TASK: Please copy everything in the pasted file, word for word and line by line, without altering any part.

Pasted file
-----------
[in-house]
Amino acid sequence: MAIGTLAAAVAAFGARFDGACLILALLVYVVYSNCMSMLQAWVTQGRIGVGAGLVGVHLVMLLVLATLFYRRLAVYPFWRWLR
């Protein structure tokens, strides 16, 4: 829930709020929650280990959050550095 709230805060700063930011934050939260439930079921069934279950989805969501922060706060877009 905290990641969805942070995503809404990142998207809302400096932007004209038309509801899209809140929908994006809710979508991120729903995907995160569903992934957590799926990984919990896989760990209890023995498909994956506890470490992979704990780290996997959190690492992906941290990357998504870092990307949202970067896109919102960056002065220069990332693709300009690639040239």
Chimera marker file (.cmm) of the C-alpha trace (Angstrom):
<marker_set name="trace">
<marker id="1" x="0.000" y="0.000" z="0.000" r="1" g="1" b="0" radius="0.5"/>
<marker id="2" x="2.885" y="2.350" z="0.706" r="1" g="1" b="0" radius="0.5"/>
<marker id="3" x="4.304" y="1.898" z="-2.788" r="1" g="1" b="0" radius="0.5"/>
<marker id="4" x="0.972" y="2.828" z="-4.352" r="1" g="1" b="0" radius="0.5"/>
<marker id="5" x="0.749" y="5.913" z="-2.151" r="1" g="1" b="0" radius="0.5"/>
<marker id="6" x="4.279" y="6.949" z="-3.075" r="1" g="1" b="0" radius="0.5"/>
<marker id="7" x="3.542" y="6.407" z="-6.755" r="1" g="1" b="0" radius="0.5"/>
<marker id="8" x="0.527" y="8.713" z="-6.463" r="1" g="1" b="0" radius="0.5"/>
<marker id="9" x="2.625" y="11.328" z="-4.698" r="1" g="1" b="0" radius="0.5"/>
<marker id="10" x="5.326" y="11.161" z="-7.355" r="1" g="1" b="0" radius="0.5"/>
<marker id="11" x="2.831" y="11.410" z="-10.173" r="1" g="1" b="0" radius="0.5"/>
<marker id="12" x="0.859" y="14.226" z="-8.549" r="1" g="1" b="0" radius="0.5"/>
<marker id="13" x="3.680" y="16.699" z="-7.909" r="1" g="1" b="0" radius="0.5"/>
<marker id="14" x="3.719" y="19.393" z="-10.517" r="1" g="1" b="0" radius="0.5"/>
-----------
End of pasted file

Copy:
[in-house]
Amino acid sequence: MAIGTLAAAVAAFGARFDGACLILALLVYVVYSNCMSMLQAWVTQGRIGVGAGLVGVHLVMLLVLATLFYRRLAVYPFWRWLR
């Protein structure tokens, strides 16, 4: 829930709020929650280990959050550095 709230805060700063930011934050939260439930079921069934279950989805969501922060706060877009 905290990641969805942070995503809404990142998207809302400096932007004209038309509801899209809140929908994006809710979508991120729903995907995160569903992934957590799926990984919990896989760990209890023995498909994956506890470490992979704990780290996997959190690492992906941290990357998504870092990307949202970067896109919102960056002065220069990332693709300009690639040239």
Chimera marker file (.cmm) of the C-alpha trace (Angstrom):
<marker_set name="trace">
<marker id="1" x="0.000" y="0.000" z="0.000" r="1" g="1" b="0" radius="0.5"/>
<marker id="2" x="2.885" y="2.350" z="0.706" r="1" g="1" b="0" radius="0.5"/>
<marker id="3" x="4.304" y="1.898" z="-2.788" r="1" g="1" b="0" radius="0.5"/>
<marker id="4" x="0.972" y="2.828" z="-4.352" r="1" g="1" b="0" radius="0.5"/>
<marker id="5" x="0.749" y="5.913" z="-2.151" r="1" g="1" b="0" radius="0.5"/>
<marker id="6" x="4.279" y="6.949" z="-3.075" r="1" g="1" b="0" radius="0.5"/>
<marker id="7" x="3.542" y="6.407" z="-6.755" r="1" g="1" b="0" radius="0.5"/>
<marker id="8" x="0.527" y="8.713" z="-6.463" r="1" g="1" b="0" radius="0.5"/>
<marker id="9" x="2.625" y="11.328" z="-4.698" r="1" g="1" b="0" radius="0.5"/>
<marker id="10" x="5.326" y="11.161" z="-7.355" r="1" g="1" b="0" radius="0.5"/>
<marker id="11" x="2.831" y="11.410" z="-10.173" r="1" g="1" b="0" radius="0.5"/>
<marker id="12" x="0.859" y="14.226" z="-8.549" r="1" g="1" b="0" radius="0.5"/>
<marker id="13" x="3.680" y="16.699" z="-7.909" r="1" g="1" b="0" radius="0.5"/>
<marker id="14" x="3.719" y="19.393" z="-10.517" r="1" g="1" b="0" radius="0.5"/>